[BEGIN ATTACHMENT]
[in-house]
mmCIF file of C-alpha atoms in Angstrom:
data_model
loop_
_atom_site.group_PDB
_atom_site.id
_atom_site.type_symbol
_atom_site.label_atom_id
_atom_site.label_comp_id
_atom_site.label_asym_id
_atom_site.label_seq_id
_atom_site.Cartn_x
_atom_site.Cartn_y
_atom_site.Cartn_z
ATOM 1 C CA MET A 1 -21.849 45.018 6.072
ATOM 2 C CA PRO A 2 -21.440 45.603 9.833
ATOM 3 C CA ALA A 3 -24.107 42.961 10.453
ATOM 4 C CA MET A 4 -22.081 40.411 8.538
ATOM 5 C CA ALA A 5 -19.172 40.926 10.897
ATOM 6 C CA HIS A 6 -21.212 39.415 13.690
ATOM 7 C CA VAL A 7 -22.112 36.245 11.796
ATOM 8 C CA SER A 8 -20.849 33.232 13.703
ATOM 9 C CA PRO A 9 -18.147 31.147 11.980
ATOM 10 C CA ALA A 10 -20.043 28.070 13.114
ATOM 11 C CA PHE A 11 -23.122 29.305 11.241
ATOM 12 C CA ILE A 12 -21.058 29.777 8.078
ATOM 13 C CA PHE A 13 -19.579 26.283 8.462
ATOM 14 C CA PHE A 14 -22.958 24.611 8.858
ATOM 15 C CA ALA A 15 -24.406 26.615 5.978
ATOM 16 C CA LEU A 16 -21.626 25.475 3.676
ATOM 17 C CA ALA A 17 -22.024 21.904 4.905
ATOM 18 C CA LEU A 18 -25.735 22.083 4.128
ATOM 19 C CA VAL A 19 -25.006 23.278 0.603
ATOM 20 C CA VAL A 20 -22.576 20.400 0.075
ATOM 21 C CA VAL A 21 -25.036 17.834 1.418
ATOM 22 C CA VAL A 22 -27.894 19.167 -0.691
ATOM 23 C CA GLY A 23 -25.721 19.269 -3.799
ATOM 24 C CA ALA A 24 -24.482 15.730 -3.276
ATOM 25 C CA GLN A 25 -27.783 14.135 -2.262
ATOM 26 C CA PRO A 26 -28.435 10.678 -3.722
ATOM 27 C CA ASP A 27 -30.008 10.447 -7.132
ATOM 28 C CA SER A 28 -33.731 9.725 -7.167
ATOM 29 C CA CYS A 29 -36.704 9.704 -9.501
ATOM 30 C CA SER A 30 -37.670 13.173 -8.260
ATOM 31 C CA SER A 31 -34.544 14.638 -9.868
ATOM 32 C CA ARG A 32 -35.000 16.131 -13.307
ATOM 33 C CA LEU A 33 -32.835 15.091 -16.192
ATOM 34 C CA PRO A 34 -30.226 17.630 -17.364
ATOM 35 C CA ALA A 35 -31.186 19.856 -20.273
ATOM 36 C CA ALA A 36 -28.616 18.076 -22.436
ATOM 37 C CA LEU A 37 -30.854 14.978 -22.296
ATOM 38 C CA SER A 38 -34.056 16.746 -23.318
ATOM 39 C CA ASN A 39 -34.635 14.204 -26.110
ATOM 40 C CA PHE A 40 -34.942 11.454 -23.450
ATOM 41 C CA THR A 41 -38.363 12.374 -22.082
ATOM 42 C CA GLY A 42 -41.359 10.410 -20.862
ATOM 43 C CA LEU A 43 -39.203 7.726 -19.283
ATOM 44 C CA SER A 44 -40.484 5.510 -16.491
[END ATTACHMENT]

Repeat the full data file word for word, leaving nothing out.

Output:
[in-house]
mmCIF file of C-alpha atoms in Angstrom:
data_model
loop_
_atom_site.group_PDB
_atom_site.id
_atom_site.type_symbol
_atom_site.label_atom_id
_atom_site.label_comp_id
_atom_site.label_asym_id
_atom_site.label_seq_id
_atom_site.Cartn_x
_atom_site.Cartn_y
_atom_site.Cartn_z
ATOM 1 C CA MET A 1 -21.849 45.018 6.072
ATOM 2 C CA PRO A 2 -21.440 45.603 9.833
ATOM 3 C CA ALA A 3 -24.107 42.961 10.453
ATOM 4 C CA MET A 4 -22.081 40.411 8.538
ATOM 5 C CA ALA A 5 -19.172 40.926 10.897
ATOM 6 C CA HIS A 6 -21.212 39.415 13.690
ATOM 7 C CA VAL A 7 -22.112 36.245 11.796
ATOM 8 C CA SER A 8 -20.849 33.232 13.703
ATOM 9 C CA PRO A 9 -18.147 31.147 11.980
ATOM 10 C CA ALA A 10 -20.043 28.070 13.114
ATOM 11 C CA PHE A 11 -23.122 29.305 11.241
ATOM 12 C CA ILE A 12 -21.058 29.777 8.078
ATOM 13 C CA PHE A 13 -19.579 26.283 8.462
ATOM 14 C CA PHE A 14 -22.958 24.611 8.858
ATOM 15 C CA ALA A 15 -24.406 26.615 5.978
ATOM 16 C CA LEU A 16 -21.626 25.475 3.676
ATOM 17 C CA ALA A 17 -22.024 21.904 4.905
ATOM 18 C CA LEU A 18 -25.735 22.083 4.128
ATOM 19 C CA VAL A 19 -25.006 23.278 0.603
ATOM 20 C CA VAL A 20 -22.576 20.400 0.075
ATOM 21 C CA VAL A 21 -25.036 17.834 1.418
ATOM 22 C CA VAL A 22 -27.894 19.167 -0.691
ATOM 23 C CA GLY A 23 -25.721 19.269 -3.799
ATOM 24 C CA ALA A 24 -24.482 15.730 -3.276
ATOM 25 C CA GLN A 25 -27.783 14.135 -2.262
ATOM 26 C CA PRO A 26 -28.435 10.678 -3.722
ATOM 27 C CA ASP A 27 -30.008 10.447 -7.132
ATOM 28 C CA SER A 28 -33.731 9.725 -7.167
ATOM 29 C CA CYS A 29 -36.704 9.704 -9.501
ATOM 30 C CA SER A 30 -37.670 13.173 -8.260
ATOM 31 C CA SER A 31 -34.544 14.638 -9.868
ATOM 32 C CA ARG A 32 -35.000 16.131 -13.307
ATOM 33 C CA LEU A 33 -32.835 15.091 -16.192
ATOM 34 C CA PRO A 34 -30.226 17.630 -17.364
ATOM 35 C CA ALA A 35 -31.186 19.856 -20.273
ATOM 36 C CA ALA A 36 -28.616 18.076 -22.436
ATOM 37 C CA LEU A 37 -30.854 14.978 -22.296
ATOM 38 C CA SER A 38 -34.056 16.746 -23.318
ATOM 39 C CA ASN A 39 -34.635 14.204 -26.110
ATOM 40 C CA PHE A 40 -34.942 11.454 -23.450
ATOM 41 C CA THR A 41 -38.363 12.374 -22.082
ATOM 42 C CA GLY A 42 -41.359 10.410 -20.862
ATOM 43 C CA LEU A 43 -39.203 7.726 -19.283
ATOM 44 C CA SER A 44 -40.484 5.510 -16.491